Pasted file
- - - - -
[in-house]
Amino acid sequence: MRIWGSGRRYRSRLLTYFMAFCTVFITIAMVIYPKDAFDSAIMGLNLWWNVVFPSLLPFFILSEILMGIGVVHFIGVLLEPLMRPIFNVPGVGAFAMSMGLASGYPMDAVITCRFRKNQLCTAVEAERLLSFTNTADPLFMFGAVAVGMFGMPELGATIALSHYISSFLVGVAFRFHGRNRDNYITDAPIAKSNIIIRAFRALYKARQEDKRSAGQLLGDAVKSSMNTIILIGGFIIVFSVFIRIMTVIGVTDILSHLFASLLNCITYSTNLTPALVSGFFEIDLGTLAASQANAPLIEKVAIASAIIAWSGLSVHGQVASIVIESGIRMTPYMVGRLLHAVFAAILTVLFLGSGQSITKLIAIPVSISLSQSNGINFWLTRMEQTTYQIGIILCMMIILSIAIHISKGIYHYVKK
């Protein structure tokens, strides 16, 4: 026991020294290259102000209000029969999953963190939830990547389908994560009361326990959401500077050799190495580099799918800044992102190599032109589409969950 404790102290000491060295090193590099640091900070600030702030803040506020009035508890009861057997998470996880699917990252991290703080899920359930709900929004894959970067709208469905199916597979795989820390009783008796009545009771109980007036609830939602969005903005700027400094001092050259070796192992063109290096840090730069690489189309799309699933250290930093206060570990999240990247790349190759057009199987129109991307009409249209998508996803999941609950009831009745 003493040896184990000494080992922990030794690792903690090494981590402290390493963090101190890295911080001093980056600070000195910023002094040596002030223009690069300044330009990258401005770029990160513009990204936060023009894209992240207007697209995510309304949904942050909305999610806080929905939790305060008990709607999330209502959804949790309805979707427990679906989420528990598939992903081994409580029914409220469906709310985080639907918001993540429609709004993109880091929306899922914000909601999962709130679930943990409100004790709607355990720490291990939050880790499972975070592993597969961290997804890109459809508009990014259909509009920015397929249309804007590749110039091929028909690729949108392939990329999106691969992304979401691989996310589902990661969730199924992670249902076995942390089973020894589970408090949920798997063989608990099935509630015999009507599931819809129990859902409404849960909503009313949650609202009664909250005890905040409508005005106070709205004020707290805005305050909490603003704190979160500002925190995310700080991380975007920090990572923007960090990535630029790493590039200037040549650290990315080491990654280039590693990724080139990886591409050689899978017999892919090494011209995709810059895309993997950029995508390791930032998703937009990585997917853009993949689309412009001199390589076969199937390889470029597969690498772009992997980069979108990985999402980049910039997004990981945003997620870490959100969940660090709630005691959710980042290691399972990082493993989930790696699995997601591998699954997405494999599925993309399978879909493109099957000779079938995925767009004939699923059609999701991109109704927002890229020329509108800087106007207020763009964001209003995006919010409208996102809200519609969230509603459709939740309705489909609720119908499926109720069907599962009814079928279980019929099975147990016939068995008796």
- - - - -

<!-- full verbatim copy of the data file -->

[in-house]
Amino acid sequence: MRIWGSGRRYRSRLLTYFMAFCTVFITIAMVIYPKDAFDSAIMGLNLWWNVVFPSLLPFFILSEILMGIGVVHFIGVLLEPLMRPIFNVPGVGAFAMSMGLASGYPMDAVITCRFRKNQLCTAVEAERLLSFTNTADPLFMFGAVAVGMFGMPELGATIALSHYISSFLVGVAFRFHGRNRDNYITDAPIAKSNIIIRAFRALYKARQEDKRSAGQLLGDAVKSSMNTIILIGGFIIVFSVFIRIMTVIGVTDILSHLFASLLNCITYSTNLTPALVSGFFEIDLGTLAASQANAPLIEKVAIASAIIAWSGLSVHGQVASIVIESGIRMTPYMVGRLLHAVFAAILTVLFLGSGQSITKLIAIPVSISLSQSNGINFWLTRMEQTTYQIGIILCMMIILSIAIHISKGIYHYVKK
């Protein structure tokens, strides 16, 4: 026991020294290259102000209000029969999953963190939830990547389908994560009361326990959401500077050799190495580099799918800044992102190599032109589409969950 404790102290000491060295090193590099640091900070600030702030803040506020009035508890009861057997998470996880699917990252991290703080899920359930709900929004894959970067709208469905199916597979795989820390009783008796009545009771109980007036609830939602969005903005700027400094001092050259070796192992063109290096840090730069690489189309799309699933250290930093206060570990999240990247790349190759057009199987129109991307009409249209998508996803999941609950009831009745 003493040896184990000494080992922990030794690792903690090494981590402290390493963090101190890295911080001093980056600070000195910023002094040596002030223009690069300044330009990258401005770029990160513009990204936060023009894209992240207007697209995510309304949904942050909305999610806080929905939790305060008990709607999330209502959804949790309805979707427990679906989420528990598939992903081994409580029914409220469906709310985080639907918001993540429609709004993109880091929306899922914000909601999962709130679930943990409100004790709607355990720490291990939050880790499972975070592993597969961290997804890109459809508009990014259909509009920015397929249309804007590749110039091929028909690729949108392939990329999106691969992304979401691989996310589902990661969730199924992670249902076995942390089973020894589970408090949920798997063989608990099935509630015999009507599931819809129990859902409404849960909503009313949650609202009664909250005890905040409508005005106070709205004020707290805005305050909490603003704190979160500002925190995310700080991380975007920090990572923007960090990535630029790493590039200037040549650290990315080491990654280039590693990724080139990886591409050689899978017999892919090494011209995709810059895309993997950029995508390791930032998703937009990585997917853009993949689309412009001199390589076969199937390889470029597969690498772009992997980069979108990985999402980049910039997004990981945003997620870490959100969940660090709630005691959710980042290691399972990082493993989930790696699995997601591998699954997405494999599925993309399978879909493109099957000779079938995925767009004939699923059609999701991109109704927002890229020329509108800087106007207020763009964001209003995006919010409208996102809200519609969230509603459709939740309705489909609720119908499926109720069907599962009814079928279980019929099975147990016939068995008796």